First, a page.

‘Written in Stone’ Earns Five Bright Gold Stars Out of Five

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Written in Stone by Ellery AdamsWith The Last Word Ellery Adams’ Books by the Bay series escalated from good to great, and Written in Stone, the fourth book in the series, continues that greatness. While the books are mystery fiction, they defy the restrictions of genre and dabble in romance and general fiction. Thus it is no surprise that the cast of characters defy normal expectations for the types of people who would associate together. And it is the characters who truly drive each book.

Written in Stone takes on the difficult topic of racism but, typical of this series, does so not of white vs. black but rather against the backdrop of the January 18, 1958 Battle of Hayes Pond, a Ku Klux Klan attack against the Lumbee Indian Tribe near Maxton, North Carolina. This was a real battle in which the KKK tried to drive the Indian tribe of their land and was itself so defeated that this spelled the end of the KKK in that area.

The book opens with Olivia being given a summons to visit Munin, the self-titled witch who lives deep in the woods of a local island. She perceives that her life is to end shortly and wants to repay a debt she owes for Olivia’s mother’s once having nursed her from a potentially deadly illness. Olivia, always eager to learn more about the mother she lost at the age of 7, hurries to visit Munin and is given a piece if pottery called a memory jug that has various items embedded inside it that Munin informs Olivia will guide her to a deeper understanding of herself. What she doesn’t tell Olivia is that this jug will also guide Olivia in solving the murder of Munin herself.

Olivia and the fellow members of the Bayside Writers Club attend a powwow held by the members of the Lumbee Tribe to commemorate the Battle of Hayes Pond, where another murder takes place, with a clue of a poem about time left behind, and the team must act quickly to prevent the murder of still others.

As in the previous three books, this book contains excellent characterizations and makes readers eager to follow the lives of the characters in the book Olivia continues to explore family issues, while her relationship with Chief Rawlings blossoms. We gain much greater insight into the present and past lives of the characters in the book and become further invested in each one, including the delightful Captain Haviland, the standard poodle who goes everywhere with Olivia.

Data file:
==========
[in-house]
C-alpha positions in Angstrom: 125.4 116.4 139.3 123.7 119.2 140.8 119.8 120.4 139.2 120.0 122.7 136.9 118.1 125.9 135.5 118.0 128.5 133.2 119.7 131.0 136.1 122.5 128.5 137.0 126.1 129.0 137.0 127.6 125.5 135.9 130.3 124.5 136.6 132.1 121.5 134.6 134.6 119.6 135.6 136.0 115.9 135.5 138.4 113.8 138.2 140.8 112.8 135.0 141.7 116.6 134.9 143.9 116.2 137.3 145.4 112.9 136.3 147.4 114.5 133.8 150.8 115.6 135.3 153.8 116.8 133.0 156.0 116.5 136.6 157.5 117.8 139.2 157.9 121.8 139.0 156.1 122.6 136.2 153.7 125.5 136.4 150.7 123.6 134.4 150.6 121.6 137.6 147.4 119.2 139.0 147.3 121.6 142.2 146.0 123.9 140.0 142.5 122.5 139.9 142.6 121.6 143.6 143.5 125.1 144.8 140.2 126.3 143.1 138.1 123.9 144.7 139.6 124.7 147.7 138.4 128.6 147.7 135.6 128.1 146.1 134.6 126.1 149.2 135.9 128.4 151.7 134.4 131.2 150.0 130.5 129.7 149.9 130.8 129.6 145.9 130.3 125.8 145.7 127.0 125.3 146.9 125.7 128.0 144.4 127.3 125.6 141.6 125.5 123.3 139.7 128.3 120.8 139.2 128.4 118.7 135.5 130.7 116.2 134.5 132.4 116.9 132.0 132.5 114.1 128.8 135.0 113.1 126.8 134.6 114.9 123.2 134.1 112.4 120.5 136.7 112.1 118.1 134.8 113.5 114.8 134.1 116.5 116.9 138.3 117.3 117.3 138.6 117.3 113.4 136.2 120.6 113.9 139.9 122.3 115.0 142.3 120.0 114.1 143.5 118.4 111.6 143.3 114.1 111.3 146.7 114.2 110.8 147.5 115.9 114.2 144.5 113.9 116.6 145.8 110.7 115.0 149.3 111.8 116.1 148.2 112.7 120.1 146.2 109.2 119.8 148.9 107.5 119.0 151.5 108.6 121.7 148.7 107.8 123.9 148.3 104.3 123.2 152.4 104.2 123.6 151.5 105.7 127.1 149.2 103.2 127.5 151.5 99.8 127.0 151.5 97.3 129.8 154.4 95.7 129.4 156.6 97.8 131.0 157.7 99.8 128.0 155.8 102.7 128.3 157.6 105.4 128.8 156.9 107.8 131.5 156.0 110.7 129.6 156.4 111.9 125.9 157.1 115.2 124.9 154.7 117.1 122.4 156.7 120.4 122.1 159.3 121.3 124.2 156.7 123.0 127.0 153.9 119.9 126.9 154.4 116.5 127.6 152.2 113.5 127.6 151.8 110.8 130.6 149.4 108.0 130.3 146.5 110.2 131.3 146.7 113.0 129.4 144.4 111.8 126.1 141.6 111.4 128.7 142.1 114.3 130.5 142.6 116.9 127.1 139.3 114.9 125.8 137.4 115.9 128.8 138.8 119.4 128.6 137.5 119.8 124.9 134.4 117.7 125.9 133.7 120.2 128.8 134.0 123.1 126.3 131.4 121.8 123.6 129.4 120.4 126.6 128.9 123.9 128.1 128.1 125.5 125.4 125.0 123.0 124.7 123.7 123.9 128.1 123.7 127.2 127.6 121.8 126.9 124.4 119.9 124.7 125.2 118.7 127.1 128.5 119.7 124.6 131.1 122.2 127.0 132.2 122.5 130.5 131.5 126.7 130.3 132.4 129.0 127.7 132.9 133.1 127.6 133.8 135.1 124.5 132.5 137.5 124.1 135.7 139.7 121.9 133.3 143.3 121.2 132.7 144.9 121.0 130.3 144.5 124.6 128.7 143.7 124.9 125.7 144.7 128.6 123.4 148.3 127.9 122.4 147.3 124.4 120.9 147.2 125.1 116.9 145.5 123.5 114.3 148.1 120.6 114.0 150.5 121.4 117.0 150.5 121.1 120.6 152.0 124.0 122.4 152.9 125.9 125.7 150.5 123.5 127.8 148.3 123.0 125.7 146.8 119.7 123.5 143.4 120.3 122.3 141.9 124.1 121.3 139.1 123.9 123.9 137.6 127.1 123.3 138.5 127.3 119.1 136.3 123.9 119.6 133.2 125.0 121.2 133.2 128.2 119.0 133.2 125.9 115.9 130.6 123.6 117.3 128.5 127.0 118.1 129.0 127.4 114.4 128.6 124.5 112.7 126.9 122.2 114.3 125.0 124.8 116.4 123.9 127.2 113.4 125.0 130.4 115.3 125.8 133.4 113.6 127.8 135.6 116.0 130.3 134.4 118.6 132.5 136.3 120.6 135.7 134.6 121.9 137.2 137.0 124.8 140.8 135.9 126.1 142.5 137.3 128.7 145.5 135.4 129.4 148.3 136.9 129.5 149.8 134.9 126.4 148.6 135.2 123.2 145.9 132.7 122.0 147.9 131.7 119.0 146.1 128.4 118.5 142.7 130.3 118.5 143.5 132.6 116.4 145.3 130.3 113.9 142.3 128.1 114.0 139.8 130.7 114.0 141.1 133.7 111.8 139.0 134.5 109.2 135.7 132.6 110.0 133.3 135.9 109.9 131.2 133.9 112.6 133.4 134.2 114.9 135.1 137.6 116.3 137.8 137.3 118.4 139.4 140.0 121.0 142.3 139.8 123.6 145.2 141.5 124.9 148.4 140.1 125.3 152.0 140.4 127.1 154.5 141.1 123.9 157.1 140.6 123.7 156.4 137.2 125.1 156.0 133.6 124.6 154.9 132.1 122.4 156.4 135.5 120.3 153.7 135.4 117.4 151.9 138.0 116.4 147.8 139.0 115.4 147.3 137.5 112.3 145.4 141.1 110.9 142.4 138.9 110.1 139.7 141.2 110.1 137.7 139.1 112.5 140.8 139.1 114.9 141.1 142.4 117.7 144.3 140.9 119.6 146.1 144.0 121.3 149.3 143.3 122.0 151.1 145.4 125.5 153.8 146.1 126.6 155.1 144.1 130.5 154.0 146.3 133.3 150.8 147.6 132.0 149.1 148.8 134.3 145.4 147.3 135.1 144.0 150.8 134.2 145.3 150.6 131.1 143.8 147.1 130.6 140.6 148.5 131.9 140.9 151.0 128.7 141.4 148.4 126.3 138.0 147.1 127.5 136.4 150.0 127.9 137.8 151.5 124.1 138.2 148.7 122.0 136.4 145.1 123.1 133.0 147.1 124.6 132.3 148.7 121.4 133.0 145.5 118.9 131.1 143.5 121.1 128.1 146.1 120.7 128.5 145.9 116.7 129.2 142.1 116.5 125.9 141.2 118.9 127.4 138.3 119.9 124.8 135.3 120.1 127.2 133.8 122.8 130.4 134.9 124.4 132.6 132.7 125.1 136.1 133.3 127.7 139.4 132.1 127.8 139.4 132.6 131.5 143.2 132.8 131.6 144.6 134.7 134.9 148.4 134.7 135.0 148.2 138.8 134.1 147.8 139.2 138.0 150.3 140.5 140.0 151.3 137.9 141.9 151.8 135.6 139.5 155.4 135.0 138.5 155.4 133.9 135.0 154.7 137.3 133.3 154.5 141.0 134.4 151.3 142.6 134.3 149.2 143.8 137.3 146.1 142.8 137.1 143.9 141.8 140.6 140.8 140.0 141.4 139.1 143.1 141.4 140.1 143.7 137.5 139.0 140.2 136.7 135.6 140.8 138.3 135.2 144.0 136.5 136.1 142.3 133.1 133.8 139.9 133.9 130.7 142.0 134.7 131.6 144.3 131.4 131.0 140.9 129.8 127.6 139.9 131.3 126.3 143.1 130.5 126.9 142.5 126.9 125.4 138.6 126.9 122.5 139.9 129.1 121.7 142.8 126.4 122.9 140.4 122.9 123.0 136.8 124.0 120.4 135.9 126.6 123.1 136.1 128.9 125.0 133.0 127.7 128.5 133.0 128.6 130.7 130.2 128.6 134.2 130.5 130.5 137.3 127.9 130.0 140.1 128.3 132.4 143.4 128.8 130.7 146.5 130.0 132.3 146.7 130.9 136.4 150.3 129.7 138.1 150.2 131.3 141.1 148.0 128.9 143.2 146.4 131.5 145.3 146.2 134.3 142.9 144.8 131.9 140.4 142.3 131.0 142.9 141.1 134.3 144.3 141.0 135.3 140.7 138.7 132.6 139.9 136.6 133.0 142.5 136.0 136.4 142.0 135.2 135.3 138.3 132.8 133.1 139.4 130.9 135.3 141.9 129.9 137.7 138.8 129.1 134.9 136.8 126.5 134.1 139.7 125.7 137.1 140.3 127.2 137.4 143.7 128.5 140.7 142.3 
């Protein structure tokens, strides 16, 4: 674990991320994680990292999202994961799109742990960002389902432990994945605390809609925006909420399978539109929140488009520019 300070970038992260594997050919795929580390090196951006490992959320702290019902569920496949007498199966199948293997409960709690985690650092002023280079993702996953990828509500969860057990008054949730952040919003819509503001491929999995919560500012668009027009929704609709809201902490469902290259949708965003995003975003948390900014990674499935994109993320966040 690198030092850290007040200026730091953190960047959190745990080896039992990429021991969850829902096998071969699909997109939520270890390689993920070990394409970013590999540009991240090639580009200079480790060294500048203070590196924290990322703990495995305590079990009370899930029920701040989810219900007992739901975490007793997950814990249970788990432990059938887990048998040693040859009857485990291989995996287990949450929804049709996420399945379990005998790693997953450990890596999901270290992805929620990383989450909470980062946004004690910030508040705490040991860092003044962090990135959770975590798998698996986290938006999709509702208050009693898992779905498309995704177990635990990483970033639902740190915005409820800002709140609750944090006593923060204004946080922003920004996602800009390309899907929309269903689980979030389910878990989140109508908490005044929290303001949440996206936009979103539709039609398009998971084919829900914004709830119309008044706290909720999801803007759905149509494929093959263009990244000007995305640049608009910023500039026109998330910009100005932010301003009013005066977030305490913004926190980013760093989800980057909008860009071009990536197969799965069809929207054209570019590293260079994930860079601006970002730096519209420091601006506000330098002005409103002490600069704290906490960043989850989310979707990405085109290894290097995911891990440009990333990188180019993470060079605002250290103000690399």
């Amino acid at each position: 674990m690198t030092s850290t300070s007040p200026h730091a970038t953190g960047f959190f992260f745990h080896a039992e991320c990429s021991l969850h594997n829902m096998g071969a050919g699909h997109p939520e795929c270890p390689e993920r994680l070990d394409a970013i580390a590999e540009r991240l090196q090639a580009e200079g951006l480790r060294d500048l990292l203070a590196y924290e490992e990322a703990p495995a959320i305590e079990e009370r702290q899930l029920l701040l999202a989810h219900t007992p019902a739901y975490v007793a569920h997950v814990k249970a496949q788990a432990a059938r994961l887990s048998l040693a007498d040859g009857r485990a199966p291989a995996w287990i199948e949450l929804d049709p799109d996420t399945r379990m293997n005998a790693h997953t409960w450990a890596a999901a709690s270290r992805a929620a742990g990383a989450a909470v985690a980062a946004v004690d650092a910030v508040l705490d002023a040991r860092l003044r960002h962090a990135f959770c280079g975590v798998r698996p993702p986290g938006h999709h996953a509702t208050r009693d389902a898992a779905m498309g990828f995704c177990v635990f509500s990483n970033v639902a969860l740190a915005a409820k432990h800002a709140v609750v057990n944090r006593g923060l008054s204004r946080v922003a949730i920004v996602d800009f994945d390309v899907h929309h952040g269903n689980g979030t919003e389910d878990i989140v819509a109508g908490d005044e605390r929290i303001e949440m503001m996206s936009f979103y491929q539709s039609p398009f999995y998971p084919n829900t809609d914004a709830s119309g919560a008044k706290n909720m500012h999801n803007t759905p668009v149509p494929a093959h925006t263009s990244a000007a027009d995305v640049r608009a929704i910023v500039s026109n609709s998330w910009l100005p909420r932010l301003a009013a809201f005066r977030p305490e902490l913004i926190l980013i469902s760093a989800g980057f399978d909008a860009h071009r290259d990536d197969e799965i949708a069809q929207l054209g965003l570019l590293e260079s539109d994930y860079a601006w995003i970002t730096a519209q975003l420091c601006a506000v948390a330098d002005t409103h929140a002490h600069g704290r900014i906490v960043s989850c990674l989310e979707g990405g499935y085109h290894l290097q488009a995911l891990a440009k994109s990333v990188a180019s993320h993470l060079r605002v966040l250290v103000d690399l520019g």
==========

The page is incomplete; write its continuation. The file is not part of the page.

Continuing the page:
Written in Stone expands the problems of racism to examine the ostricization of anyone who is different from the dominant group. Hence it shows how the gorgeous, multiethnic Malay hated high school because everyone treats her as an outcast for not belonging to their own particular racial group. Olivia too faced discrimination in her own elite boarding high school because despite being sent there by her blue-blooded grandmother, she was teased mercilessly and had no friends because she was the daughter of a fisherman. This book makes you angry in exposing the petty ways we humans find to insulate ourselves from those unlike us and shows how much we miss in not opening ourselves up to the things that other people have to offer.

I found this book to be as powerful as the previous, and I was disappointed when I sensed a denouement coming because I didn’t want the book to end. I appreciated the way Adams does not preach but rather shows the value of diversity. And for those people who care less about the deeper issues in a book and prefer to focus purely on the plot, you will not be disappointed, as the story line itself gives great satisfaction!

The reader, Karen White, continues to do an excellent job of narrating this book in the audio version, which is available both on Audible and in MP3-CD formats. She brings the characters to life.

Once again, if I could give this book more than five stars I would, but since I’m limited to the maximum, the book earns five very bright gold stars!

Written in Stone is available on Amazon, in bookstores, and in libraries.

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